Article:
Tyler Durden (played by Brad Pitt) from Fight Club, Tommy Shelby (played by Cillian Murphy) from Peaky Blinders, Faizal Khan (played by Nawazuddin Siddiqui in Gangs of Wasseypur and Sadhu Agashe (played by Nana Patekar) in Ab Tak Chhappan. What do these men have in common...besides the fact that they represent the epitome of an alpha male? In almost every pivotal scene in the film/series, they can be seen taking a puff of a cigarette while intimidatingly staring into the camera.
For decades, smoking has been used on-screen to convey one message. That is, smoking is cool. Regardless of one's geodemographics, a person can easily recall a movie scene where the charismatic hero walks away victorious after a fight while smoking a cigarette. This message was introduced to the screen by the cigarette brand Marlboro and it effectively revolutionized how cigarettes were marketed. Till then, cigarette brands aimed to advertise the supposedly lesser health implications caused by smoking their cigarettes. It was into this market that Marlboro introduced their 'Malboro Man'- the rugged, macho cowboy who after working tirelessly in a wild terrain enjoys the serenity brought forth by smoking a cigarette. Needless to say, the Malboro Man campaign worked and the company saw a 300 percent increase in sales in just two years.
Now that advertisements and movies have proven to be effective tools in convincing a person to try his or her first smoke, cigarette brands have been subtly promoting smoking by showing our favourite fictional characters smoke on screen. An article published in Association for Psychological Science has stated that smoking in movies is an important promoter of adolescent smoking initiation. A study published in The Lancet states that smoking habit is developed early in life, with over 89 per cent becoming addicts by the age of 25.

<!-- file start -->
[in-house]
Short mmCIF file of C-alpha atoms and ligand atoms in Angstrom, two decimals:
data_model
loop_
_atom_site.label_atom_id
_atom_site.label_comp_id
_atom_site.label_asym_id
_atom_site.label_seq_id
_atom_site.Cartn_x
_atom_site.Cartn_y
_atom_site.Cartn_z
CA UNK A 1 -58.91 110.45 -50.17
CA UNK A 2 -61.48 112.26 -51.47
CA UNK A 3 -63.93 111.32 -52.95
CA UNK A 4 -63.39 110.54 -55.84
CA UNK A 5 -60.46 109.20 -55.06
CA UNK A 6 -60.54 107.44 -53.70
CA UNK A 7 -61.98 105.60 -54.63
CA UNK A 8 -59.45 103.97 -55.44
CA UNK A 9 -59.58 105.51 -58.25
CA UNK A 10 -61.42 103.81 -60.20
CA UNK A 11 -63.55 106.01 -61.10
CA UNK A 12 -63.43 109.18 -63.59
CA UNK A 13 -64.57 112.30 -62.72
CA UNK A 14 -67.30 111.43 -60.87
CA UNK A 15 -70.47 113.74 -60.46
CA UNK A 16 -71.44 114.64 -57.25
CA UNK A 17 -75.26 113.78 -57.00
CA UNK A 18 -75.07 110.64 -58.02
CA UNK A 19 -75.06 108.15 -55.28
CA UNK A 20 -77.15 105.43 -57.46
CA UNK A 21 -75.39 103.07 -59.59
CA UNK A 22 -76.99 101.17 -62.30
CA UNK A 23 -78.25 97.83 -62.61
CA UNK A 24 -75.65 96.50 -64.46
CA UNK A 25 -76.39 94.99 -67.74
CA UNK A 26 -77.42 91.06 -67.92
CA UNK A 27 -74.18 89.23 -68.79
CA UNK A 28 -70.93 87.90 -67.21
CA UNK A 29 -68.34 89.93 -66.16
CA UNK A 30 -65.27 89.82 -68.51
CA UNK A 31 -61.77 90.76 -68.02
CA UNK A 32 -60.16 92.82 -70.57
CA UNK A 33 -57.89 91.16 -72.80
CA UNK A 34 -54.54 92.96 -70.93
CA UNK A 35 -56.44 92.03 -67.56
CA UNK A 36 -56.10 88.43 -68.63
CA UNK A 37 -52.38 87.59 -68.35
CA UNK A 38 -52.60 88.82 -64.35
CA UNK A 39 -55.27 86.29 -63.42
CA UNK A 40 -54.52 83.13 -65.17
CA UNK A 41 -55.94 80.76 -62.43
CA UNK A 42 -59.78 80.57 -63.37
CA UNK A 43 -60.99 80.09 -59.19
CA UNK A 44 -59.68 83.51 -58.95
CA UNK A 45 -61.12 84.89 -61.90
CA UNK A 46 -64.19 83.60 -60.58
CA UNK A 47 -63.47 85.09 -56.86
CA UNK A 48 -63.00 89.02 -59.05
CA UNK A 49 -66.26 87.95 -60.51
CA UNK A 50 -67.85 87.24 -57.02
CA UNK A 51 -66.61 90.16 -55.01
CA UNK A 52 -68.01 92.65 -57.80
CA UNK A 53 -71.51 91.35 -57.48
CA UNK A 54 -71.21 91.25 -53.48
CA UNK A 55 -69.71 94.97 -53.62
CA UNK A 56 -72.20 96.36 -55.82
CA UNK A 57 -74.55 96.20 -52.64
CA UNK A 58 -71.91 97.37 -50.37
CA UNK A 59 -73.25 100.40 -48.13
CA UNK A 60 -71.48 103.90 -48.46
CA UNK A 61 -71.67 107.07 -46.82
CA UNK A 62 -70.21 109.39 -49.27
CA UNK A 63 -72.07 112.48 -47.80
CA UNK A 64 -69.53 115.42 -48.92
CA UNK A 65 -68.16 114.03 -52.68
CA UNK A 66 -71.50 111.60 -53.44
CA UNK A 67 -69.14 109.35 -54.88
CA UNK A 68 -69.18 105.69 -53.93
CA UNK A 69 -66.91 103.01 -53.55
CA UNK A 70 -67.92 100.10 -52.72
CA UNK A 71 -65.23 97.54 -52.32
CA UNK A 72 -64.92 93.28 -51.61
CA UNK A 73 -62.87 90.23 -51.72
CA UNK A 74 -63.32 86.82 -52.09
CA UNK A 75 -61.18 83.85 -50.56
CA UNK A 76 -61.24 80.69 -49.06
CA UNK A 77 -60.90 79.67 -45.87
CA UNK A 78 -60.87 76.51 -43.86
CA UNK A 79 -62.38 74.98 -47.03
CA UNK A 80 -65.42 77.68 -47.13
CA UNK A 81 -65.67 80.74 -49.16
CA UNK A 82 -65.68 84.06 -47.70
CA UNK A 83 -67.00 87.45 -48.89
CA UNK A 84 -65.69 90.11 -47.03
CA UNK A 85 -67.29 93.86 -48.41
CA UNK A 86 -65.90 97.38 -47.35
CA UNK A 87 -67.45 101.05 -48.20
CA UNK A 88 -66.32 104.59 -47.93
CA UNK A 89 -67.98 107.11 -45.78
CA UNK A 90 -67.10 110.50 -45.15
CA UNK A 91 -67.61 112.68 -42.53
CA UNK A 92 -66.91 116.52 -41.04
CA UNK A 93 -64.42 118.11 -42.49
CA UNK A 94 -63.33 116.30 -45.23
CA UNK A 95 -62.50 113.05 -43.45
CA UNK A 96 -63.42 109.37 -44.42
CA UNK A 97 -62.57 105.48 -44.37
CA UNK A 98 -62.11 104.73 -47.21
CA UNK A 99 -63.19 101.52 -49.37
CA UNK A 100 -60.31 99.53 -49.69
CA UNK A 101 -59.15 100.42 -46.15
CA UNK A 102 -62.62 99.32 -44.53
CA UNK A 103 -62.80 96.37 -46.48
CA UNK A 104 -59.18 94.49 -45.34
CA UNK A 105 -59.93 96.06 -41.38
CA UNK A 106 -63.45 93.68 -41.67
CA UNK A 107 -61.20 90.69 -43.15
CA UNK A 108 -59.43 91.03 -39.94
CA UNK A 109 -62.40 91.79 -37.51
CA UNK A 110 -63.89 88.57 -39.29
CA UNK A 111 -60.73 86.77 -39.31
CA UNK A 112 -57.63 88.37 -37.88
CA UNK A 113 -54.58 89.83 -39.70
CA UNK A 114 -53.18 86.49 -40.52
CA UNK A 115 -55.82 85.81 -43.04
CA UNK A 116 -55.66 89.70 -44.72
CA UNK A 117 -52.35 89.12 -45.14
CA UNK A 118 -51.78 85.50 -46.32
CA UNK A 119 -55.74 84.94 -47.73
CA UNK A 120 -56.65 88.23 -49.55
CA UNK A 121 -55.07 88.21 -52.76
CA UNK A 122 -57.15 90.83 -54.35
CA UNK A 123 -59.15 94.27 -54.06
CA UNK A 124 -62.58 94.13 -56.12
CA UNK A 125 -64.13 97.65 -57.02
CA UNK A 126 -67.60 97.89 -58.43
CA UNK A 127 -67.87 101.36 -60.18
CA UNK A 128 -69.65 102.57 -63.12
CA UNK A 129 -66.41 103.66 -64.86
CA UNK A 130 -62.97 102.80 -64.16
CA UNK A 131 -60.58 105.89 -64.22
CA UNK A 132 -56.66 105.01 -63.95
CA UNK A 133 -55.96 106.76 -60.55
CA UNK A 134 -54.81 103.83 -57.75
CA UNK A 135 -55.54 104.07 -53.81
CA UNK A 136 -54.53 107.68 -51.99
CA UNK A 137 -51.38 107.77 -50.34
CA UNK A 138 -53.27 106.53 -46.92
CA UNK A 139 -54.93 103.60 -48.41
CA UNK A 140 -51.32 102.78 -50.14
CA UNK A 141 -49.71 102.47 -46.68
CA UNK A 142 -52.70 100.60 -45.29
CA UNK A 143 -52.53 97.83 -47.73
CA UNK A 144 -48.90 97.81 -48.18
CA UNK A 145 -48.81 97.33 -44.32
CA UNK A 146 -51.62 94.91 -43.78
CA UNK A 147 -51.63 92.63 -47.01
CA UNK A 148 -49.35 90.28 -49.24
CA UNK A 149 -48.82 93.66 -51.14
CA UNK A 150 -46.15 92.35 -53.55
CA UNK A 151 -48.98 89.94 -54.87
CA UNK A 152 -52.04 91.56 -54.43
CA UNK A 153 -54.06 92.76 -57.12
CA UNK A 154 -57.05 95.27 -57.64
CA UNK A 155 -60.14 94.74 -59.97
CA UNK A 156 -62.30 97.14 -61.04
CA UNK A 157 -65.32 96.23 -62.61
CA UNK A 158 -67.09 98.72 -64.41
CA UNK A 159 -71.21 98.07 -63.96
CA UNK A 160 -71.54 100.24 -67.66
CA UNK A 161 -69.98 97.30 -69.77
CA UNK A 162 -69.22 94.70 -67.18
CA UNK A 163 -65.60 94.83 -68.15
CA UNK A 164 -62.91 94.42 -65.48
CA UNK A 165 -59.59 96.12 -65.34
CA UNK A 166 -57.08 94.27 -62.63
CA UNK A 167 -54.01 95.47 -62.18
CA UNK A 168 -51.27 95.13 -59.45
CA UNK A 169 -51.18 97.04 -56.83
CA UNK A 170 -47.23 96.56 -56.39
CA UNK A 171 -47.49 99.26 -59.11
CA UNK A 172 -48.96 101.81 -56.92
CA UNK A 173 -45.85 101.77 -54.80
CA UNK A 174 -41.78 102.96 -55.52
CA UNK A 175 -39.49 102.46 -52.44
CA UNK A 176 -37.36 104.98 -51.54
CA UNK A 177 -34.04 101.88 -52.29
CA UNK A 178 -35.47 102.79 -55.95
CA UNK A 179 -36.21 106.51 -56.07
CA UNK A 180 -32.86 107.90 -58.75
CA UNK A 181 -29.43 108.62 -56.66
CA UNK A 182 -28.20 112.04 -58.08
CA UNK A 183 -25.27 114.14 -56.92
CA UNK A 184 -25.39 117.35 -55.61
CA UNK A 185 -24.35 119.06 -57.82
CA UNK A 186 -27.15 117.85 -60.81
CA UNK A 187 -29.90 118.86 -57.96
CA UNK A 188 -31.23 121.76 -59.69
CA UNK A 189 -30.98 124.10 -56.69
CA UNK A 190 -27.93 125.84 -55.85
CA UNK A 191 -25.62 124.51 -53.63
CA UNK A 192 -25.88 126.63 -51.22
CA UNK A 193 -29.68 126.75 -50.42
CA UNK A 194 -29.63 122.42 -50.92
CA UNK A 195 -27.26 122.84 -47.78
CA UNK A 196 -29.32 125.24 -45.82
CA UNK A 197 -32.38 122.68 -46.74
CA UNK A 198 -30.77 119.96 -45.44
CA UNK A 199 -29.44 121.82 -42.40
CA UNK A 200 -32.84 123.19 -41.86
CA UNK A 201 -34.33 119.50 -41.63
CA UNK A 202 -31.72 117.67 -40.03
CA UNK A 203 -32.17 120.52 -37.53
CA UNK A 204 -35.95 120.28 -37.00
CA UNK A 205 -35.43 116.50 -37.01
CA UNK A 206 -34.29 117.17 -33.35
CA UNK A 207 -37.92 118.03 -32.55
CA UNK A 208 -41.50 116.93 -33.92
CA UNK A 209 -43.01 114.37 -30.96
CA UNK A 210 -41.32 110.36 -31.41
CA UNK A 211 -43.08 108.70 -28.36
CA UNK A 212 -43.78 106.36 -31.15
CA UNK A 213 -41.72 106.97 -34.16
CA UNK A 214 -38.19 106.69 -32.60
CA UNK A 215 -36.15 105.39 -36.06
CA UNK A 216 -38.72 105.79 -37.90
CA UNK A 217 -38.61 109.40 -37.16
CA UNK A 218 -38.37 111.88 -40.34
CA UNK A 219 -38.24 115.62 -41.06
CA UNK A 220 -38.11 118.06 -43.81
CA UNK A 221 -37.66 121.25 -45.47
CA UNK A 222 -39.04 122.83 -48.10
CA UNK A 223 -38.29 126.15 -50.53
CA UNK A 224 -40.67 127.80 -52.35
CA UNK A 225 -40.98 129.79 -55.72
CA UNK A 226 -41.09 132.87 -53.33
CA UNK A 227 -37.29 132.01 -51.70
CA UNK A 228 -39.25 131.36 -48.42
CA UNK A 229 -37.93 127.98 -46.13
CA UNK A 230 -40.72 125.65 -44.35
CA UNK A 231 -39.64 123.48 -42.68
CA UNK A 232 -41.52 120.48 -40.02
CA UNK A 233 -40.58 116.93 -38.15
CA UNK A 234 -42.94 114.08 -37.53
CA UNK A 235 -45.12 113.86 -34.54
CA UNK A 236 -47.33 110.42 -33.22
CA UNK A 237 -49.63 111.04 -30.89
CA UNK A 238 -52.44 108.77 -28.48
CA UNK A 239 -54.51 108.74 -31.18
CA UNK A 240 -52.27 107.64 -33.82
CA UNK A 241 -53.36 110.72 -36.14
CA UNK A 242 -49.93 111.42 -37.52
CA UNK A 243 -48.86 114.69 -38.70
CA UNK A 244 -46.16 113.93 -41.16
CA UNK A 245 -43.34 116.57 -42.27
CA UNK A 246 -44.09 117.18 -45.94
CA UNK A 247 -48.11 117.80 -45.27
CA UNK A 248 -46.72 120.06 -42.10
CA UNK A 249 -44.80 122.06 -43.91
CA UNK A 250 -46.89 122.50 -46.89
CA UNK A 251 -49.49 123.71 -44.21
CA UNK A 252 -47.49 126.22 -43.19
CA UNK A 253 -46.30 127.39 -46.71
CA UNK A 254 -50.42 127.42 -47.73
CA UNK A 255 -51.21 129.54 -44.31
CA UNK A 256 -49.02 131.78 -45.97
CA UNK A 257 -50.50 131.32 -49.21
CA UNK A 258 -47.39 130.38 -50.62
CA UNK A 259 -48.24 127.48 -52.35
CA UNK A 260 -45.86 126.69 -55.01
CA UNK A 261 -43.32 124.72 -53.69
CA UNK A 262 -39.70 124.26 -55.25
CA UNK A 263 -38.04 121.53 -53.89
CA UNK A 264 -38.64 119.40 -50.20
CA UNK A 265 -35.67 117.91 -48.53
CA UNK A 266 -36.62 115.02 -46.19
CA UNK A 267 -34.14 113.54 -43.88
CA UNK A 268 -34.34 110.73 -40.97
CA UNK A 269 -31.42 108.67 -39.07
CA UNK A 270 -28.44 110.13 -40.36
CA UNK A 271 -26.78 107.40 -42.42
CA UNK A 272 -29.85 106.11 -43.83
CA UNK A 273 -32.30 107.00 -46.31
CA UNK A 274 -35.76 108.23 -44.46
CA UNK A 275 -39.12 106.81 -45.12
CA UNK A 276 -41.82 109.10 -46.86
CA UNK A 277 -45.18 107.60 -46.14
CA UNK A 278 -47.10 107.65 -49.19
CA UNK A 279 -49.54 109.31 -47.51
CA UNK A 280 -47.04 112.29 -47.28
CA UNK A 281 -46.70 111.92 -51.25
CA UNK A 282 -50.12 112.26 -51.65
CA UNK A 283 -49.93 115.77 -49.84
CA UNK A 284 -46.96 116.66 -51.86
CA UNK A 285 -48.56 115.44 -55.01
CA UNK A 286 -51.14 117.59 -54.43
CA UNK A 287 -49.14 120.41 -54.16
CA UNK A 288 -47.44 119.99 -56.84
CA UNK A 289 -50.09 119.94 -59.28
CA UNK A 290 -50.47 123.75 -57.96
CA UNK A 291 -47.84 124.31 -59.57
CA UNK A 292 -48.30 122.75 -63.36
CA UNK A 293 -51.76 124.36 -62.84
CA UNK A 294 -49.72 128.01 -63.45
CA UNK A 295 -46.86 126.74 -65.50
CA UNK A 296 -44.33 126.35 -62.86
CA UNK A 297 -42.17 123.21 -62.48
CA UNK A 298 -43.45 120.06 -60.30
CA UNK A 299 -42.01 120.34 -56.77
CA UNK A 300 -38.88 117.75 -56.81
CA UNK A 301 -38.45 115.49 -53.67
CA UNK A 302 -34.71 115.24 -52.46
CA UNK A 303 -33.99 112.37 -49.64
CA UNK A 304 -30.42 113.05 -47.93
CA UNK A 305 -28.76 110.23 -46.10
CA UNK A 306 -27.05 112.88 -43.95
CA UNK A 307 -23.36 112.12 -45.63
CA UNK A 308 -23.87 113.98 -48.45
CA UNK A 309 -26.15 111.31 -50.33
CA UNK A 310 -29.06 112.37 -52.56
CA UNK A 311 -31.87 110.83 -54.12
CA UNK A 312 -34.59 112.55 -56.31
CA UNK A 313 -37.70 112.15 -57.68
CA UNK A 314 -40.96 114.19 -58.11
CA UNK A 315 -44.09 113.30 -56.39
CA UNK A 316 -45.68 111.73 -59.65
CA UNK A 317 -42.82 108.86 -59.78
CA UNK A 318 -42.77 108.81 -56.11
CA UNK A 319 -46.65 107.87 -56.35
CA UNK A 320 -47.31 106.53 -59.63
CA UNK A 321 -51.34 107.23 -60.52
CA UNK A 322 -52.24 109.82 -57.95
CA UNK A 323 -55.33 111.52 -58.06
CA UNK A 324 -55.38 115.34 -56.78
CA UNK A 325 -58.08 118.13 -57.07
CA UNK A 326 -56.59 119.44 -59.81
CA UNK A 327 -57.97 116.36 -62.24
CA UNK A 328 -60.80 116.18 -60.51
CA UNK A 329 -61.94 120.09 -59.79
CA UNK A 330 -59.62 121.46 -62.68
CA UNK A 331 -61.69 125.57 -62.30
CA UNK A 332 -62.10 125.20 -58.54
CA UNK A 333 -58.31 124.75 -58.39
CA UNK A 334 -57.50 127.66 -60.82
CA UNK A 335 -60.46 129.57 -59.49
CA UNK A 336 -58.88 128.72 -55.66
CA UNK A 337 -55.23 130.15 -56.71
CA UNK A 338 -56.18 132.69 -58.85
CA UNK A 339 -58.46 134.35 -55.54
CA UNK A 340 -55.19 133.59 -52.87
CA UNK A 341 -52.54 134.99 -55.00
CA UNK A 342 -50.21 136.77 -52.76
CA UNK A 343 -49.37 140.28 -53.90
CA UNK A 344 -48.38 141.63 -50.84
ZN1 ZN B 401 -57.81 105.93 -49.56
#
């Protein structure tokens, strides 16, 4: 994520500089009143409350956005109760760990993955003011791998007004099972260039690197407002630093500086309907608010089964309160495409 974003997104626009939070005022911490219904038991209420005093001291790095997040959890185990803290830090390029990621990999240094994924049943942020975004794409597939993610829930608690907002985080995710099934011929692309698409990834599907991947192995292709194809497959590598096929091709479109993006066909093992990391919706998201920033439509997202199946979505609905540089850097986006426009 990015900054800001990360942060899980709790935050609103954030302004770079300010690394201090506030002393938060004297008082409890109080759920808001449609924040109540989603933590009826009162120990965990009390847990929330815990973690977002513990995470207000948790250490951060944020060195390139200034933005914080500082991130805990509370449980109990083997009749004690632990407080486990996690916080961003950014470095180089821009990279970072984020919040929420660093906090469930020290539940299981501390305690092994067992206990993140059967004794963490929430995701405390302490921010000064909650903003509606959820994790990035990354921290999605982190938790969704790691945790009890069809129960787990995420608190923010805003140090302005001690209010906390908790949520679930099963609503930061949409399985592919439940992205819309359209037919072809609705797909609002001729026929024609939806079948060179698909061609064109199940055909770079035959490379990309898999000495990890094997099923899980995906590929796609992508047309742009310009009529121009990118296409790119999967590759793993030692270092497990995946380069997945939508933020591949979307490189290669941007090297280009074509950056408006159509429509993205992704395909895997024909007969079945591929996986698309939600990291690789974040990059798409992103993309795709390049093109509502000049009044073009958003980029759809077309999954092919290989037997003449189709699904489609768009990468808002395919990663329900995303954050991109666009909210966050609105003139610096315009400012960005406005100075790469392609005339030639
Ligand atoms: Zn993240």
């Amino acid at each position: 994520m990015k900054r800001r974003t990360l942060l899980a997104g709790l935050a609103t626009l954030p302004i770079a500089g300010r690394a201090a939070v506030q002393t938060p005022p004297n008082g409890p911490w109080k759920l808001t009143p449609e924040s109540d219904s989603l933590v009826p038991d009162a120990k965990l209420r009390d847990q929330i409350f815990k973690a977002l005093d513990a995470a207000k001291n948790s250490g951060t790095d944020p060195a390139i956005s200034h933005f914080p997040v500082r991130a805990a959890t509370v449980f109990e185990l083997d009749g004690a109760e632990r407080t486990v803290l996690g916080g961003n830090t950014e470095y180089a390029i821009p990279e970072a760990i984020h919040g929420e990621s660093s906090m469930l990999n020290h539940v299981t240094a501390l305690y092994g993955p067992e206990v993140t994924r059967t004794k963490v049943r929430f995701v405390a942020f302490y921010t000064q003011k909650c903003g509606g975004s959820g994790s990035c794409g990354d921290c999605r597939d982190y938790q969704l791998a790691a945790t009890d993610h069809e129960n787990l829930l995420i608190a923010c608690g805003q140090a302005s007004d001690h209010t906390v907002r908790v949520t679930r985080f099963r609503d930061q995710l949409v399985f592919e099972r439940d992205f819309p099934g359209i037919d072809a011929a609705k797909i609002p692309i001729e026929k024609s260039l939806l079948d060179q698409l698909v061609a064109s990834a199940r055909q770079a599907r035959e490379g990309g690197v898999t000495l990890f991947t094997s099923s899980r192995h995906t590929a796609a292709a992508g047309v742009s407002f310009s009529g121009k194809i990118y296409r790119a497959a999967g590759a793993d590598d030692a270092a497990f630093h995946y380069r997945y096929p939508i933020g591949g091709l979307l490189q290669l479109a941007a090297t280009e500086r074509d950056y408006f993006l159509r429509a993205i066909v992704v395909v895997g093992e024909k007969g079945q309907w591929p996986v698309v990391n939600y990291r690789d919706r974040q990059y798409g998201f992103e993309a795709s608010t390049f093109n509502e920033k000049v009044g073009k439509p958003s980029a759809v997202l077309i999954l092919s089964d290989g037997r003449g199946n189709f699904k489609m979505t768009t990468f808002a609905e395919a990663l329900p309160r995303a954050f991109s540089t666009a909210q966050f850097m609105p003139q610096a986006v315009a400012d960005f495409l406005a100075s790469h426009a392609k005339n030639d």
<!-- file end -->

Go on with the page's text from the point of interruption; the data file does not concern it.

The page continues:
Vaishakhi Mallik, associate director of Vital Strategies, a non-profit global health organization said, “Tobacco kills nearly one in two users, but to this day advertising, promotion and sponsorship normalize tobacco. With the rise of social media and digital marketing, India’s youth have worryingly become a lucrative market for the tobacco industry."
Each year, the tobacco industry spends millions of dollars on marketing to increase tobacco consumption, particularly among youth, to the 267 million tobacco users present in India. During May 2021, over 850 instances of tobacco advertising, promotion and sponsorships (TAPS) online were reported on Tobacco Enforcement and Reporting Movement (TERM), a digital tool to regularly monitor and track tobacco marketing. Despite the World Health Organization’s recommended ban or restrictions on TAPS, and even though all forms are prohibited in India, tobacco marketing continues to be widespread, particularly via online channels, which are less regulated than traditional media such as radio and television.
Dr Rana J Singh, Deputy Regional Director, International Union Against Tuberculosis and Lung Disease said, "The data from the TERM platform will allow the Union and many of our partners to examine which loopholes are being exploited and manipulated by the tobacco industry. This, in turn, will support our efforts to strengthen and enforce tobacco control measures, helping policy implementers with evidence-based proof of surrogate and indirect advertising. Such evidence lends credibility to tobacco control programs, which can then enable policy action, stakeholder involvement, and greater enforcement towards a tobacco-free India.”
TERM launched as a Facebook campaign page in 2019 and has expanded into a digital crowdsourcing tool with situational reports. These reports categorize instances of tobacco marketing according to their volume, the state in which they occur, message content, and the channel. TERM, along with common social media users, logged 4,222 total marketing instances in just five months. The TERM platform is among the many initiatives from Vital Strategies and its network of partners in India to support the government’s ongoing tobacco control programmes and promote the implementation of the World Health Organization’s Framework Convention on Tobacco Control and MPOWER package to raise awareness about the dangers of tobacco.
With the awareness spread by non-profit organisations, WHO and national governments, there has been a positive impact, albeit slightly, on global tobacco consumption. According to a 2019 report by WHO, the number of males consuming tobacco is on the decline and by 2025, there should be 32 million fewer women tobacco users. Media plays an important role in changing the perspective of the masses and if the media industry shifts its narrative on tobacco consumption, it might one day lead to adolescents thinking twice about taking his or her first whiff of a cigarette.